Chado Norge – What is the difference between a Chaji and a Chakai

This page was originally written as a handout for the Norwegian studygroup.

Historically what we today call a chaji was called chakai. But let’s look at what the terms are used for to day.



A chakai is usually a rather public event. Commonly held at temple in connections to kenchashiki (offering of tea to the Gods). But there are many other events for which a chakai may be held, some example could be: hatsugama (first tea of the year), robiraki (opening of the hearth), memorial service and so forth.

One of the main distinguishing feature of a chakai is that the host does not necessarily know all the guests personally. One seki, seating may include as much as 50 guests. So it goes without saying that they all can not be made tea individually by a single host. So what is done instead is that usually the first two or three guest is served from the temae za by the host. The rest will be served tatedashi, meaning that assistants of the host carry out already whisked tea and present it to the various other guests.

This way a lot of guests can be served tea in the time it takes the host to make two or three bowls of tea.

For chakai one would normally buy a ticket, for the event. This might or might not cover the expenses of the host. Some guests might bring a mizuya mimai for the host when they arrive at the chakai. This is usually sweets, money or something else that can easily be divided or consumed by the host and the assistants.


A chaji, often referred to as a formal tea gathering is usually with one to seven guests. But more is possible. Traditionally five was considered the perfect number. The order of a chaji depends on among other thing the season. The order for a noon chaji in the summer season would be:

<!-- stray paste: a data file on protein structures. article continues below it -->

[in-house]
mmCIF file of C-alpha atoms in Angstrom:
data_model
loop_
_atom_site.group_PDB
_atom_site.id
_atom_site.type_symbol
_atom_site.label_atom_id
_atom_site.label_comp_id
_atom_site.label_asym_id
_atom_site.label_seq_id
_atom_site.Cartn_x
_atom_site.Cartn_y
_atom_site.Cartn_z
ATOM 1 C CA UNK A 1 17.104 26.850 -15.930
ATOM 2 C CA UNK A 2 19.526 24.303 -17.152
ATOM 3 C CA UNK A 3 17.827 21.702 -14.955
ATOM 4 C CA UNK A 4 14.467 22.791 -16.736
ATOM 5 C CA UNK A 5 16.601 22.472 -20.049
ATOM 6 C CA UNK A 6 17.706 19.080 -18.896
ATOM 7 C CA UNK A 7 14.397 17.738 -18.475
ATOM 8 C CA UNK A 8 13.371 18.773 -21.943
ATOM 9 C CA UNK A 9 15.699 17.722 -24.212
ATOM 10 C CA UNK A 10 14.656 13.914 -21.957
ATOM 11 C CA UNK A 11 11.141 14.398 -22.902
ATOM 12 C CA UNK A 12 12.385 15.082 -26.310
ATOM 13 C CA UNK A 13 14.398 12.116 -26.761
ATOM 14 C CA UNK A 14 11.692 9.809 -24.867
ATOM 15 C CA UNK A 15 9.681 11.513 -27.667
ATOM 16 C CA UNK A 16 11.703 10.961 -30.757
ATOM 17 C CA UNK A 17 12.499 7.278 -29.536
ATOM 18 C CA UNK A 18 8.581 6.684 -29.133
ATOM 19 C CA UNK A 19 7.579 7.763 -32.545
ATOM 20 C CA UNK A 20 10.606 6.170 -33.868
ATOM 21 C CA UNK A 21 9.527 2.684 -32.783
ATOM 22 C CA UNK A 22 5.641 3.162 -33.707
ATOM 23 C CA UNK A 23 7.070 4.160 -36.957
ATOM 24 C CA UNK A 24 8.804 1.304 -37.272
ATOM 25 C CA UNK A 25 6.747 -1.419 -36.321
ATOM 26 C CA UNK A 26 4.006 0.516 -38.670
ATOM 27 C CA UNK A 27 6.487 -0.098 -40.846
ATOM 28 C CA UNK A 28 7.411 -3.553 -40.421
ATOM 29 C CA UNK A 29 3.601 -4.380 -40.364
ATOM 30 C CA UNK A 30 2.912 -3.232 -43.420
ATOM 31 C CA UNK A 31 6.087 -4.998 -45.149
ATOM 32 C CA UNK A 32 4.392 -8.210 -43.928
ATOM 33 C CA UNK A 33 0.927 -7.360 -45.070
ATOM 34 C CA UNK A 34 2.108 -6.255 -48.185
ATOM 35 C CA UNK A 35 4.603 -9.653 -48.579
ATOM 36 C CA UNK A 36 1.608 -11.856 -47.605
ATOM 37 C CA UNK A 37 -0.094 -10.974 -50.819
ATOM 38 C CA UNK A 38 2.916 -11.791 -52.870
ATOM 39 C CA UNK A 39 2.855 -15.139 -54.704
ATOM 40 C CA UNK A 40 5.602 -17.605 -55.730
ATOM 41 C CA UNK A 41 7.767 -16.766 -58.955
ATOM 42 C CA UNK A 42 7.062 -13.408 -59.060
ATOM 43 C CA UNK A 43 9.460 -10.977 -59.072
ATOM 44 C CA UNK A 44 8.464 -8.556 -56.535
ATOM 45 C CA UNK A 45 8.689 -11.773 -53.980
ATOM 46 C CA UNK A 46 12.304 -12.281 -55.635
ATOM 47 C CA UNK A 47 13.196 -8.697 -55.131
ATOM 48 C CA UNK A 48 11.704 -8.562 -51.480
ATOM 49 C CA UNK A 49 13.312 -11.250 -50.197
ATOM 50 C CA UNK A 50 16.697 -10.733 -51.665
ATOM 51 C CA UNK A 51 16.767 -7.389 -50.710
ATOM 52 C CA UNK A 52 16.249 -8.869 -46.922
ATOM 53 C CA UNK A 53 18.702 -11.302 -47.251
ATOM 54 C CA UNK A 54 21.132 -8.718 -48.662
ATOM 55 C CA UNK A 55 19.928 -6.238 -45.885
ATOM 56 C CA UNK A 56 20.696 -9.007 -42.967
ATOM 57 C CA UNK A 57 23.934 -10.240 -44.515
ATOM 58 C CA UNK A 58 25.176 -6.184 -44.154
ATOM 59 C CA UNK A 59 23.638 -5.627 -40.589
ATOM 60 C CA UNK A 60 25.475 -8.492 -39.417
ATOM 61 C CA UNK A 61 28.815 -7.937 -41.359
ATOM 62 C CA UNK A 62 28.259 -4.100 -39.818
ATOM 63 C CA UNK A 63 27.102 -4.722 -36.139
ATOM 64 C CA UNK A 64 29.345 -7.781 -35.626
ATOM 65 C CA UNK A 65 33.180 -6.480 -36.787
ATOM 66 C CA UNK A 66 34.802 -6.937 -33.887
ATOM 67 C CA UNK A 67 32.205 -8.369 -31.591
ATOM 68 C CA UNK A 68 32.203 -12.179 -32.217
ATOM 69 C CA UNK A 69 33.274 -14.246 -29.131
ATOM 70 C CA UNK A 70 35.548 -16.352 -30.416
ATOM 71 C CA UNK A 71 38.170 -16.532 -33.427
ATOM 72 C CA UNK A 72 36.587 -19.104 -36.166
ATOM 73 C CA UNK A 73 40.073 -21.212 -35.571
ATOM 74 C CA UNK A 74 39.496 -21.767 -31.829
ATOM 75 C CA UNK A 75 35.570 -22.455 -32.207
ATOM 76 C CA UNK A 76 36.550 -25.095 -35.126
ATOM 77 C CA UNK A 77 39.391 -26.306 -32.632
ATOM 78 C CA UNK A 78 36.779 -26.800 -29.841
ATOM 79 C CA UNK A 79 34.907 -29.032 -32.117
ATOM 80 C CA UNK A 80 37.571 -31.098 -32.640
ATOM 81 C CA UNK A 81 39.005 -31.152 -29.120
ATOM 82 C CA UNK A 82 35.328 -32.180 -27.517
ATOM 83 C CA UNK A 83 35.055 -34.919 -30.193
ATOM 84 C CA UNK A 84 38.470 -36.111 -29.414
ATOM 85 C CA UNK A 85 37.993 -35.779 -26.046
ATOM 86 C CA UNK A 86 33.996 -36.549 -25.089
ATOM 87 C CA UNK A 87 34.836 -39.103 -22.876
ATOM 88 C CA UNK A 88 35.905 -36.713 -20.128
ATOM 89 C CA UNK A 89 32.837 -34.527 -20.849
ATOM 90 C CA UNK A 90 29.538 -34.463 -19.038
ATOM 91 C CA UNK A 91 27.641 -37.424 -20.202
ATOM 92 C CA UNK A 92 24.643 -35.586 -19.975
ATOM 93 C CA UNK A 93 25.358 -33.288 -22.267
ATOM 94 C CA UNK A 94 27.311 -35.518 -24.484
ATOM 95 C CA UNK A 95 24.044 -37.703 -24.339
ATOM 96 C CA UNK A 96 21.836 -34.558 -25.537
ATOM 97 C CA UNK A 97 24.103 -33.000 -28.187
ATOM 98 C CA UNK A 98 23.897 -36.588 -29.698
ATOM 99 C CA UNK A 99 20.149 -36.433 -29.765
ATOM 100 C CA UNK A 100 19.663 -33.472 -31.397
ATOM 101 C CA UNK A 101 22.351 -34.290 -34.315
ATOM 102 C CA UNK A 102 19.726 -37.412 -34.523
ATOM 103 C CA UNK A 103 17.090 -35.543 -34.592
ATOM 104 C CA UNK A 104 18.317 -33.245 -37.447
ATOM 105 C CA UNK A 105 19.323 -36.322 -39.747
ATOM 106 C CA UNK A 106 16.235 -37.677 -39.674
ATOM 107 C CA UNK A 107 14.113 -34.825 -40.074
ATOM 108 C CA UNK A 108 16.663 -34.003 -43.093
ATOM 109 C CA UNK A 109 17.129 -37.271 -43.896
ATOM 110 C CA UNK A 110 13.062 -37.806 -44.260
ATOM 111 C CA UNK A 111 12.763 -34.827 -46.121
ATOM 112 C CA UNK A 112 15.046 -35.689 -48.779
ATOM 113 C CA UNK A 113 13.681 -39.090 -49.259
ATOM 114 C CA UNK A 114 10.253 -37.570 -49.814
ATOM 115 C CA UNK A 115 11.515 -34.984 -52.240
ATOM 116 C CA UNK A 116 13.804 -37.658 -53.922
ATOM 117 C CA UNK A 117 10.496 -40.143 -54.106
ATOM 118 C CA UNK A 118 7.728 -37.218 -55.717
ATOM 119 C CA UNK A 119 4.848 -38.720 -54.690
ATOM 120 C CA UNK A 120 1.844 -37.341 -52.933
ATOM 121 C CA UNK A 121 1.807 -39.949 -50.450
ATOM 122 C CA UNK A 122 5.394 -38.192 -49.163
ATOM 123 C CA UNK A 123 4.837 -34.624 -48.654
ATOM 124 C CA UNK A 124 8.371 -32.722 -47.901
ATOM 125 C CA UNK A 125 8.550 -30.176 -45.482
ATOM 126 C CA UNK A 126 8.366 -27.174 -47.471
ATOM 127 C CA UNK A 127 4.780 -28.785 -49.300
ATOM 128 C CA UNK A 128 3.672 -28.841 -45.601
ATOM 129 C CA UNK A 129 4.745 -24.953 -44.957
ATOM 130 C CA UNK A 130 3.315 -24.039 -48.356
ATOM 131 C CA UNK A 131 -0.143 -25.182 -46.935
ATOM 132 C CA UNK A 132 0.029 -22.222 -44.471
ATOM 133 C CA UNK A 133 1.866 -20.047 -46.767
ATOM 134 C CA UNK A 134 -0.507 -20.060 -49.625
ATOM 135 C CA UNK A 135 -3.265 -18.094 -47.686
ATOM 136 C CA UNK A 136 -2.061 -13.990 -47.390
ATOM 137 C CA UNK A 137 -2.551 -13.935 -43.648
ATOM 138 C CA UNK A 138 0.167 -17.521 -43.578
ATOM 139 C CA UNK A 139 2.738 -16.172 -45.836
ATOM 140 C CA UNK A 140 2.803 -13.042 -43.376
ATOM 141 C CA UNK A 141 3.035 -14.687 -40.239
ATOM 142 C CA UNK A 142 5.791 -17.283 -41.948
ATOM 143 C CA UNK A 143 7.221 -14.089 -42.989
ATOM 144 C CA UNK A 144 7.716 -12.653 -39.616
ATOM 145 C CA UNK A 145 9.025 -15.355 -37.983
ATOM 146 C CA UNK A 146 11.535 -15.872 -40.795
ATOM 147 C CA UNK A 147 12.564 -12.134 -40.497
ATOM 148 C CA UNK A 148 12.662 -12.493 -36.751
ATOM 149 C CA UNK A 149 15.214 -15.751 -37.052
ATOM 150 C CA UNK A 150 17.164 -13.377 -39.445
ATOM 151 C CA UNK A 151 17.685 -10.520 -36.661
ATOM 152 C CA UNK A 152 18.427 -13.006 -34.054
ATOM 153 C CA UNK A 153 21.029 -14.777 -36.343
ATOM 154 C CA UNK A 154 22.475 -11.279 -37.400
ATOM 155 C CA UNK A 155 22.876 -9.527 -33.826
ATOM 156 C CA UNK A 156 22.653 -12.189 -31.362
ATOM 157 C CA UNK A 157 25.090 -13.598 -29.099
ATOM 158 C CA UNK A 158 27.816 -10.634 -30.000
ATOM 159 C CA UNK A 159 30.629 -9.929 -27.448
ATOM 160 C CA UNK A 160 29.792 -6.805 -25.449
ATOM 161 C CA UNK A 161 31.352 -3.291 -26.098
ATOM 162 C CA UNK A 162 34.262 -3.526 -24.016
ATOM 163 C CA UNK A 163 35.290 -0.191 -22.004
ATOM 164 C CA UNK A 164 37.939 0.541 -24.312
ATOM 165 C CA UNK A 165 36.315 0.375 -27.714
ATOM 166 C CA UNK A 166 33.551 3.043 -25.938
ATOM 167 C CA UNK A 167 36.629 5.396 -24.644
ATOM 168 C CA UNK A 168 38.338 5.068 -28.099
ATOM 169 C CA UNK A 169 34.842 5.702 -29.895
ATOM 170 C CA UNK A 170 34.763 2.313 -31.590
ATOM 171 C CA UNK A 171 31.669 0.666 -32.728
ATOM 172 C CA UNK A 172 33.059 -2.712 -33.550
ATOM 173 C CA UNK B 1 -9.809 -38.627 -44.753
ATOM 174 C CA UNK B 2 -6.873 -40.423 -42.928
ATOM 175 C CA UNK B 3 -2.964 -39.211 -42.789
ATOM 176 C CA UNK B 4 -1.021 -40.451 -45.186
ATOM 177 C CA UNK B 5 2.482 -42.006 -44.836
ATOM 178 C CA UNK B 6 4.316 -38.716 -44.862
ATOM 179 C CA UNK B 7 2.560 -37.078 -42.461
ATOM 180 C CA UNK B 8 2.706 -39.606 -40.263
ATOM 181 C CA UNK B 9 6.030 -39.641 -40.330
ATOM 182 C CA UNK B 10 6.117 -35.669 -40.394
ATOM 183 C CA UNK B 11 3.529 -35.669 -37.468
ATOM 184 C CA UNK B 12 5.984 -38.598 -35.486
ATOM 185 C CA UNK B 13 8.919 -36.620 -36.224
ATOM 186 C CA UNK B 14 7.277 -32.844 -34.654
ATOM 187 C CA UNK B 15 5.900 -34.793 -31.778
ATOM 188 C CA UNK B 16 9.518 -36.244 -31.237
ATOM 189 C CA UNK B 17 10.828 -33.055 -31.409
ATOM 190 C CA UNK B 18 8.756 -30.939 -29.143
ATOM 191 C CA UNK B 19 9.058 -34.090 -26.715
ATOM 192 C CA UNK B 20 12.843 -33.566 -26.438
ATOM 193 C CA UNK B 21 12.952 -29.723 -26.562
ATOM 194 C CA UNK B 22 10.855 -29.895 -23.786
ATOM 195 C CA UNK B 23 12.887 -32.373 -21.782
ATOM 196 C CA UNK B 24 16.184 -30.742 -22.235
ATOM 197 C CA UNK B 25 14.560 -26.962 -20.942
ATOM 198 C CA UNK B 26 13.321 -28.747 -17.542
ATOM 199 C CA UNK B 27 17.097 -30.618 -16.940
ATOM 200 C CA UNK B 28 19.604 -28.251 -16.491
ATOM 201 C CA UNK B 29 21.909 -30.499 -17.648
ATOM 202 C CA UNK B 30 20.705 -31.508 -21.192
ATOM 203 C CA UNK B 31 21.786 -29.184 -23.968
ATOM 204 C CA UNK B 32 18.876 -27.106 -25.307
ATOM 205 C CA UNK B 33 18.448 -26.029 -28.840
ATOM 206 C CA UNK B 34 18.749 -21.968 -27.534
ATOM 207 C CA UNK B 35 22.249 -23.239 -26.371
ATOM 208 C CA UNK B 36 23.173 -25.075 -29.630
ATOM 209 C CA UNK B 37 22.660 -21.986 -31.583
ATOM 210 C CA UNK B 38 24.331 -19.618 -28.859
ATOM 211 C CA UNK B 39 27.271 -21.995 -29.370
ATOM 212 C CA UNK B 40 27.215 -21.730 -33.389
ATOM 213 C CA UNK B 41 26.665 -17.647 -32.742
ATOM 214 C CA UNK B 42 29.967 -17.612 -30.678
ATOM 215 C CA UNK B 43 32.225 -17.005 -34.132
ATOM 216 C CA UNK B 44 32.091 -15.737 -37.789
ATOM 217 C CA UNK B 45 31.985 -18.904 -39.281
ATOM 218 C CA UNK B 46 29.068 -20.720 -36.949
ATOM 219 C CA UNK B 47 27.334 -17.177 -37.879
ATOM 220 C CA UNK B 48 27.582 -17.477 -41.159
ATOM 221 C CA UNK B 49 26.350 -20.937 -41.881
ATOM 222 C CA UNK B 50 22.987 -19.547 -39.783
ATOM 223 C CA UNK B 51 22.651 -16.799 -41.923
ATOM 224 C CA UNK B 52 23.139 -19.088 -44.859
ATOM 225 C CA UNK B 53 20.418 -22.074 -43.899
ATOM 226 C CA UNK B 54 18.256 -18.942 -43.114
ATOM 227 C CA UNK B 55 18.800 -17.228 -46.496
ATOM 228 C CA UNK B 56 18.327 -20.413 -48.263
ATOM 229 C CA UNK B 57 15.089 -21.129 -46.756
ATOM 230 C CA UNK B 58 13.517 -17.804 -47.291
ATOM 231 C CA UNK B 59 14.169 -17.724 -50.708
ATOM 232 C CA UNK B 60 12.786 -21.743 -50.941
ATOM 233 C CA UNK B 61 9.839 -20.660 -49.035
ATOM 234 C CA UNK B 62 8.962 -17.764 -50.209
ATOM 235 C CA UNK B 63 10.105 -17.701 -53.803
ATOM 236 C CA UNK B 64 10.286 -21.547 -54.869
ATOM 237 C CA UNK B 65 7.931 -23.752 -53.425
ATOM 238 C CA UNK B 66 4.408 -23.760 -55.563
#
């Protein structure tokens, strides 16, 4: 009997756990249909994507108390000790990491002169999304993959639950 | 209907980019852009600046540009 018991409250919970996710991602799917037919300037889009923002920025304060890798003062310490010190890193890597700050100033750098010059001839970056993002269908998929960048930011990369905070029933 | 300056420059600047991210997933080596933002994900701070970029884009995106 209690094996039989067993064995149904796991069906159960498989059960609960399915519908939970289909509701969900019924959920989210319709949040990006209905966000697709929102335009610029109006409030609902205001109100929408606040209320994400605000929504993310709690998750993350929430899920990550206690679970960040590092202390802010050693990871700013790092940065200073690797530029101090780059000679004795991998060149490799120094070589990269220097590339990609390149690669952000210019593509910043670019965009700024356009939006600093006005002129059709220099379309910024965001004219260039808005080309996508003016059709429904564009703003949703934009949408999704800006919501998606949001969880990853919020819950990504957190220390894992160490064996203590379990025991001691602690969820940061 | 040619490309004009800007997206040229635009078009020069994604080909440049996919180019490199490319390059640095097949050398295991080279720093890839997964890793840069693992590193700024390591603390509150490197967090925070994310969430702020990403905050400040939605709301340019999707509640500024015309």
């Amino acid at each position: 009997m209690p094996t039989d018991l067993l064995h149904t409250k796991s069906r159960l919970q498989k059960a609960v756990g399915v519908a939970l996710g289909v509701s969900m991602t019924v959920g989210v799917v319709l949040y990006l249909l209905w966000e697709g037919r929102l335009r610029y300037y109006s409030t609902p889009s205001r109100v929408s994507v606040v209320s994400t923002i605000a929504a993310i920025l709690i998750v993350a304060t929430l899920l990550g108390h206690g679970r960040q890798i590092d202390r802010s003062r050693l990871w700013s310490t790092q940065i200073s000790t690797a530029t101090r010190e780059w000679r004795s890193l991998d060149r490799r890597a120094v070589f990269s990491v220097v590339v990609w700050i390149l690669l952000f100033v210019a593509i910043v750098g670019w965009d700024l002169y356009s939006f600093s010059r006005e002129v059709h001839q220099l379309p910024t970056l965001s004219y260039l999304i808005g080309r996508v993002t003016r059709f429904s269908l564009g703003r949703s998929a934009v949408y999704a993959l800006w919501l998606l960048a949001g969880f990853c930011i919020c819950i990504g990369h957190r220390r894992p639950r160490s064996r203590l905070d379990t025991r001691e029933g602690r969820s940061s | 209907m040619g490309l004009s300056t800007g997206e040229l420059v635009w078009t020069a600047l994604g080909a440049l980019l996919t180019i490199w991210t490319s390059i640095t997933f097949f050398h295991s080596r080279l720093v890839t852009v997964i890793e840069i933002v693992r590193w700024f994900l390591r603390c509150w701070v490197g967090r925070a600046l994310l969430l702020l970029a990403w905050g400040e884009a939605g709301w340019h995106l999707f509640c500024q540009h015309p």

• The guests are served hot water (by the hanto) in the waiting room.
  • From there they proceed through the garden, where the host will greet them.
  • In the tea room they are first served food and sake.
  • Then the charcoal is prepared. (shozumi)
  • The host serves them a sweet each.
  • After they have eaten the sweet the guest proceeds back to the garden, and have a short walk in the garden. (nakadachi)
  • The host calls the guest back with a bell like device.
  • The host makes thick tea for the guests, they all share tea from one bowl. (koicha)
  • The host then rearranges the charcoal. (gozumi)
  • The host make each of the guests at least one bowl of usucha. (usucha)

It is not uncommon for a chaji to take about four to five hours. There is no set time limit for a Chaji.

The day before the chaji the first guest would normally come to the house of the host, to se that everything is in order and to make sure that he knows the way. At this time the first guest would not enter but only greet the host in the entrance. In Japan it is very common to bring a O-rei on behalf of all the guests at this time. An O-rei is money in an envelope. These money is suppose to help covering the expenses for the chaji. It can be very confusing finding out how much is appropriate, out side Japan you can probably count on being told how much you need to pay if anything. Arriving at the chaji the last guest would normally bring a small gift for the host. This follows many of the same rules as mizuya mimai mentioned under chakai, but money is not normally given at this occation.